Based on the work I did at Bullfrog Productions for Dungeon Keeper 2 and Theme Park World on flocking crowd movement in user editable worlds, I was asked by Craig Reynolds to join a group that would be presenting a Siggraph tutorial course on game development tech. The concept of flocking scored Craig a Scientific and Engineering Award at the 70th Academy Awards in 1998 and I’m pretty sure he used this as leverage to score a whole day Tutorial.
I had used his page on steering behaviors and had implemented much of it, writing up my results, made a live Win32 demo, added a few new behaviors and documenting the gotchas for flocking in non-static worlds. At the time there was practically no gamedev representation in the academic and production heavy Siggraph so we were pretty much the advance guard.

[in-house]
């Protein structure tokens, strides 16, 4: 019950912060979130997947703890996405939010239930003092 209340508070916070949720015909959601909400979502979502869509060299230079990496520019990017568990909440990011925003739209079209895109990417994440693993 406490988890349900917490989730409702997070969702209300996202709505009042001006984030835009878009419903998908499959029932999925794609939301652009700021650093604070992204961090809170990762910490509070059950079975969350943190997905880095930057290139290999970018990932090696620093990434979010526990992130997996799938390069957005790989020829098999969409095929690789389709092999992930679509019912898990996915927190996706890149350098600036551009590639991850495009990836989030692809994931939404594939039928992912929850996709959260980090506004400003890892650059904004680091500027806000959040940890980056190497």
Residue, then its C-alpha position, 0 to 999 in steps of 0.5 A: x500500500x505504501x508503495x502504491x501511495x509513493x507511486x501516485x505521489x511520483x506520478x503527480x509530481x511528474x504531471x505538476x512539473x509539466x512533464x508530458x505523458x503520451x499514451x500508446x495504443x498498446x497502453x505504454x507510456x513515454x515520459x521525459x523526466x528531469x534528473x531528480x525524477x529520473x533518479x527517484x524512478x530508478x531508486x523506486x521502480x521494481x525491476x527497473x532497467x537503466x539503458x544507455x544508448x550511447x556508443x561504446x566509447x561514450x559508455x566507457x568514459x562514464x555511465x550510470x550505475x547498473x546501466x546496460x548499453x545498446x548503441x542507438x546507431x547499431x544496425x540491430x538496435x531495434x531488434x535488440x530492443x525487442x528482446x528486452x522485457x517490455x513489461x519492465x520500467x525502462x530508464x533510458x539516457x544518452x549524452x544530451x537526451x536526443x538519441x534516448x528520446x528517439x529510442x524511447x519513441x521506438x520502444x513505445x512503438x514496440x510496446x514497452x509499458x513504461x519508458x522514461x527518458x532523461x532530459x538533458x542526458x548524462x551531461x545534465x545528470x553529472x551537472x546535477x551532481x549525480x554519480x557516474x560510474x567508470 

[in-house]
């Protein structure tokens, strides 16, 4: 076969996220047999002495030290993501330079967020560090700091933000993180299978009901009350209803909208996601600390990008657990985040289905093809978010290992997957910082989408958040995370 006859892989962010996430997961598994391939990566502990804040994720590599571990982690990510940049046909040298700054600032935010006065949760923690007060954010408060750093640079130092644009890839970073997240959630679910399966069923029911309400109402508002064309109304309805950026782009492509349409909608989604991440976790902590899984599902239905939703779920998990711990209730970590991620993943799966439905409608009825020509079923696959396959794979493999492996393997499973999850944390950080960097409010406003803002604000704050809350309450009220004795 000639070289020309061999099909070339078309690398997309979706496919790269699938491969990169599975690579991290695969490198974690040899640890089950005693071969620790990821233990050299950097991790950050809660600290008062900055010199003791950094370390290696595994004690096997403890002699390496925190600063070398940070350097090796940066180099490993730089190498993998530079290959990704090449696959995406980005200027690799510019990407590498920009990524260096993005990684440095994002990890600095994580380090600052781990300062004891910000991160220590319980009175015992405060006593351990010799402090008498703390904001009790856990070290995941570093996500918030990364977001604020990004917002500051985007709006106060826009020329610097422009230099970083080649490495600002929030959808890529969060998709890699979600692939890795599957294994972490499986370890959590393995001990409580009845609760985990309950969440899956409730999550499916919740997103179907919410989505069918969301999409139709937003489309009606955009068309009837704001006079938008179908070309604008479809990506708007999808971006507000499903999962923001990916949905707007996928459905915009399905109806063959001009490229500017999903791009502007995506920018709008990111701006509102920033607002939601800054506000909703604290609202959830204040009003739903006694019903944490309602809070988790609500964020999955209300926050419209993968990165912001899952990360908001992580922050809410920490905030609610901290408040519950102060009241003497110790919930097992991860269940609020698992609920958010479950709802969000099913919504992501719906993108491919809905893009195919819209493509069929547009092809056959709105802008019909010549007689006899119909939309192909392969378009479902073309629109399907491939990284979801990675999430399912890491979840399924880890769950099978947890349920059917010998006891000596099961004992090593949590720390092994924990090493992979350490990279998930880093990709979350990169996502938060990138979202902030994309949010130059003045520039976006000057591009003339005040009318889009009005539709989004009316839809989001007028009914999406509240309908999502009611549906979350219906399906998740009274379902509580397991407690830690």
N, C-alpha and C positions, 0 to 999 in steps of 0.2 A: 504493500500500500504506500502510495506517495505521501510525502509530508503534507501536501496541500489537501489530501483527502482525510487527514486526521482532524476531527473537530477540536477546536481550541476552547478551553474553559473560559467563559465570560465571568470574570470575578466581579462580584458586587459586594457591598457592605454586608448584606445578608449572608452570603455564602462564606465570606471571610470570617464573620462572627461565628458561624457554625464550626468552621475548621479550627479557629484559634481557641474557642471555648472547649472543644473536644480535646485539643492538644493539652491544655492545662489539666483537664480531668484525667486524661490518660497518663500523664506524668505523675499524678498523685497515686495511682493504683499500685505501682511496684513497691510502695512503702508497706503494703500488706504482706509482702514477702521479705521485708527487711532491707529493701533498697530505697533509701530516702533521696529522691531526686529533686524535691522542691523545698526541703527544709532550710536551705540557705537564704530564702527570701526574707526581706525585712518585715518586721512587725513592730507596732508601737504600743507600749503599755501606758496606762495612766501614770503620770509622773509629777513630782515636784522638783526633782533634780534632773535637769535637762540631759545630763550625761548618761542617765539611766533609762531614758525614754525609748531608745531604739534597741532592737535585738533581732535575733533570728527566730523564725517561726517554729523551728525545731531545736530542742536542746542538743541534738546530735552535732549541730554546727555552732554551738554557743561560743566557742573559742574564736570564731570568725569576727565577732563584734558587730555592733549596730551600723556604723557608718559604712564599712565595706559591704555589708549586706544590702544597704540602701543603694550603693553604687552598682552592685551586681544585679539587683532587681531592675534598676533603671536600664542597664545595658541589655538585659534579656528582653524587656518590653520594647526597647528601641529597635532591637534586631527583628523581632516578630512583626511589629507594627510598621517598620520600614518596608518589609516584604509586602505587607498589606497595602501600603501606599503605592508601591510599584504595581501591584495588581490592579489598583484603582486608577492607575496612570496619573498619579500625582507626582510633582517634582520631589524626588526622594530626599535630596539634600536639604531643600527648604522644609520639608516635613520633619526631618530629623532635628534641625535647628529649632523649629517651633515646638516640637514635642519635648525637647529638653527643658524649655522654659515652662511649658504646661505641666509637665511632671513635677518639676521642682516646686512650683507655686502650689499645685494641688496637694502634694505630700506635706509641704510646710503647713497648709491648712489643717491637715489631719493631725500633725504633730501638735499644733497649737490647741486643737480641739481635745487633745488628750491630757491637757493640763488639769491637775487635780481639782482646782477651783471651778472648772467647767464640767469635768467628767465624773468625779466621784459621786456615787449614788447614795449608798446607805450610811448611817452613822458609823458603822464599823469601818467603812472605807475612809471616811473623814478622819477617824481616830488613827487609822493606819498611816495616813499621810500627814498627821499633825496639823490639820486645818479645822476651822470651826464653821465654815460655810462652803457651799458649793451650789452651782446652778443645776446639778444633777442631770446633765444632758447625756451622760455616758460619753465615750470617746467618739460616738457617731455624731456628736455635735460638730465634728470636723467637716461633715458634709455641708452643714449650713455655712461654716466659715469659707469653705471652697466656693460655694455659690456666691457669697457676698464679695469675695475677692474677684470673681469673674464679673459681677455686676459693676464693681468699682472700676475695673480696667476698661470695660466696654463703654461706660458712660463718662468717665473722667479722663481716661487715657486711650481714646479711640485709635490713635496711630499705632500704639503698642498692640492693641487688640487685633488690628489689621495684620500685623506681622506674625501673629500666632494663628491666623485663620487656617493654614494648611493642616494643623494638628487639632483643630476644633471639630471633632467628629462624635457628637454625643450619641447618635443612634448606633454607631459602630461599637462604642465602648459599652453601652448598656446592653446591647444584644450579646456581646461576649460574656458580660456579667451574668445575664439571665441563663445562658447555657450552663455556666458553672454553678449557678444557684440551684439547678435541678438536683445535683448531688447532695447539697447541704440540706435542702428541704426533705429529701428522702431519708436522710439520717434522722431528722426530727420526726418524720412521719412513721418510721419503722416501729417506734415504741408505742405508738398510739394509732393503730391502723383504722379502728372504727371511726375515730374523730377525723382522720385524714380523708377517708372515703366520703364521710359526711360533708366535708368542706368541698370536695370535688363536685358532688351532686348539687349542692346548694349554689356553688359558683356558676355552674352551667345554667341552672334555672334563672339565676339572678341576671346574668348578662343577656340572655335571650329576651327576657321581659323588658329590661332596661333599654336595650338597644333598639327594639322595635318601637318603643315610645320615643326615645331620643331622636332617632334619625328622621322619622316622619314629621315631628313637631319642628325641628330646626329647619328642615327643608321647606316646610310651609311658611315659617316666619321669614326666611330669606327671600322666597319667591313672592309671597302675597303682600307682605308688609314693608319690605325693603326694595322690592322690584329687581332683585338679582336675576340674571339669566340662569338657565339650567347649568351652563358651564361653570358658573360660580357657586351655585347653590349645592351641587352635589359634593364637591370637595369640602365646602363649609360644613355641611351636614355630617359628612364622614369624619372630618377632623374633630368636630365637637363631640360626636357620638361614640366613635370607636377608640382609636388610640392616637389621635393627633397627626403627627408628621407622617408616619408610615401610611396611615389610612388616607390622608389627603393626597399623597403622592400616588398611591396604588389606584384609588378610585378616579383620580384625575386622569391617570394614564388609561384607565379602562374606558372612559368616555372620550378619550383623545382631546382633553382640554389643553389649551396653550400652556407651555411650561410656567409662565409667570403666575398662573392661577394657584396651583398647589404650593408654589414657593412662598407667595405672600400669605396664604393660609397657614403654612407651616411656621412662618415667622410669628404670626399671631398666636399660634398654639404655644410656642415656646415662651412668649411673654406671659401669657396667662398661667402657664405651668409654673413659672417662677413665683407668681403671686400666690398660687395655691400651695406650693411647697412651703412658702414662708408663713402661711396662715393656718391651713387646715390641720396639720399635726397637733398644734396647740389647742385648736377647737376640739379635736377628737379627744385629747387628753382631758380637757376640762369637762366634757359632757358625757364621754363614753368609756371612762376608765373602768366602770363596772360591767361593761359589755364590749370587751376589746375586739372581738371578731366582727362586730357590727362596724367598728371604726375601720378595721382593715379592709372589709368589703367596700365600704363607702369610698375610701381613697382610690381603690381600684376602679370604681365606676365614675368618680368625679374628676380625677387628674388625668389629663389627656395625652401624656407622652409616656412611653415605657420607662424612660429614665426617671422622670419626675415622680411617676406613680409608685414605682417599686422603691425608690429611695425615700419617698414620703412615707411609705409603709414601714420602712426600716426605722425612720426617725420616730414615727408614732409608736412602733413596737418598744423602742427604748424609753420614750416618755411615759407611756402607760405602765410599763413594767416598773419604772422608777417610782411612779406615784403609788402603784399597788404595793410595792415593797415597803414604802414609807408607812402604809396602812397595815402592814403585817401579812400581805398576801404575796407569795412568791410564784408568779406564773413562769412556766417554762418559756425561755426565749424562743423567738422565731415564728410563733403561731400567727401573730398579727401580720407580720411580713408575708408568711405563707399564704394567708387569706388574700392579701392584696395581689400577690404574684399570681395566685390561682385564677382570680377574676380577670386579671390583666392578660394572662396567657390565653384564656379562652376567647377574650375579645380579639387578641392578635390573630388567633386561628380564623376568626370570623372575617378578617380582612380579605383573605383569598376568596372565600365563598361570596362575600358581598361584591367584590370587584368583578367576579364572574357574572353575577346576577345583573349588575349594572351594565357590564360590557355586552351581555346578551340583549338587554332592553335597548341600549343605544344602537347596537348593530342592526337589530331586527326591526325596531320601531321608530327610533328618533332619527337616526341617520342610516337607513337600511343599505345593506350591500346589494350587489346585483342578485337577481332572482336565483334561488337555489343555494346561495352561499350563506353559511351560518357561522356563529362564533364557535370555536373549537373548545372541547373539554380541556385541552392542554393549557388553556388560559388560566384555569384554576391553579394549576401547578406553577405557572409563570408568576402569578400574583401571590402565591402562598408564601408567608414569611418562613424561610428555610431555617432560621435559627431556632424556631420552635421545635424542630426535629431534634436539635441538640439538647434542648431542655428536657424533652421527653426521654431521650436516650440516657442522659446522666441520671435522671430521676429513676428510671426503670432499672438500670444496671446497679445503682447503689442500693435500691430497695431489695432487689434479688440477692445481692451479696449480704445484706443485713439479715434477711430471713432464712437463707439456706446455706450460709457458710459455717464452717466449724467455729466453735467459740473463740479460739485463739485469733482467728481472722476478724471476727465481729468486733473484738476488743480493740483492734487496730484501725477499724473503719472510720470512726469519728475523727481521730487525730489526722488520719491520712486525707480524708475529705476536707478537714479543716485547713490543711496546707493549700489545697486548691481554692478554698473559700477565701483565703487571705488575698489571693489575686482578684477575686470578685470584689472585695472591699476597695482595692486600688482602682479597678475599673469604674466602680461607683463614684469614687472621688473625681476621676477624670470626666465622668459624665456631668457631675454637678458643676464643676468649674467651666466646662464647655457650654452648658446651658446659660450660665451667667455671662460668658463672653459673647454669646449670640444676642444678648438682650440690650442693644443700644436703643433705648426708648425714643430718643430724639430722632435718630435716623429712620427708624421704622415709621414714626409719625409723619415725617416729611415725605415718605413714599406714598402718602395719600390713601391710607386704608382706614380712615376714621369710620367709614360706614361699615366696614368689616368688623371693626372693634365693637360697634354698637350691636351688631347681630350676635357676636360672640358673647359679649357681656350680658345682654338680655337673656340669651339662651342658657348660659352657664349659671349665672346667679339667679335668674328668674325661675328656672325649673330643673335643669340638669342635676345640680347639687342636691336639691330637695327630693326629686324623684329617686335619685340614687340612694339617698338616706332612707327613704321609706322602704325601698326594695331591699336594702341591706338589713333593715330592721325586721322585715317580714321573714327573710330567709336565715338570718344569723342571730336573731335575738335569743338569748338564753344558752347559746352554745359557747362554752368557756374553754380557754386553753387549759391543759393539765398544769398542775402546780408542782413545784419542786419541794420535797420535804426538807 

The ideas seem a little quaint now, especially the lack of any coherent methods of blending between steering behaviors over time. Much of the actual production code for pathfinding and was in 16-bit fixed-point using incremental Voronoi triangulation, written by Ian Shaw and created for raw speed on the original Playstation (a version which Bullfrog never shipped).
Shortly after presenting at Siggraph 2000 I was hired by SCEA to work in the SF bay area with Craig. A nicer bloke you could not hope to meet and walking the halls of Siggraph beside him was always an education – he knows everyone and it takes forever to get anywhere.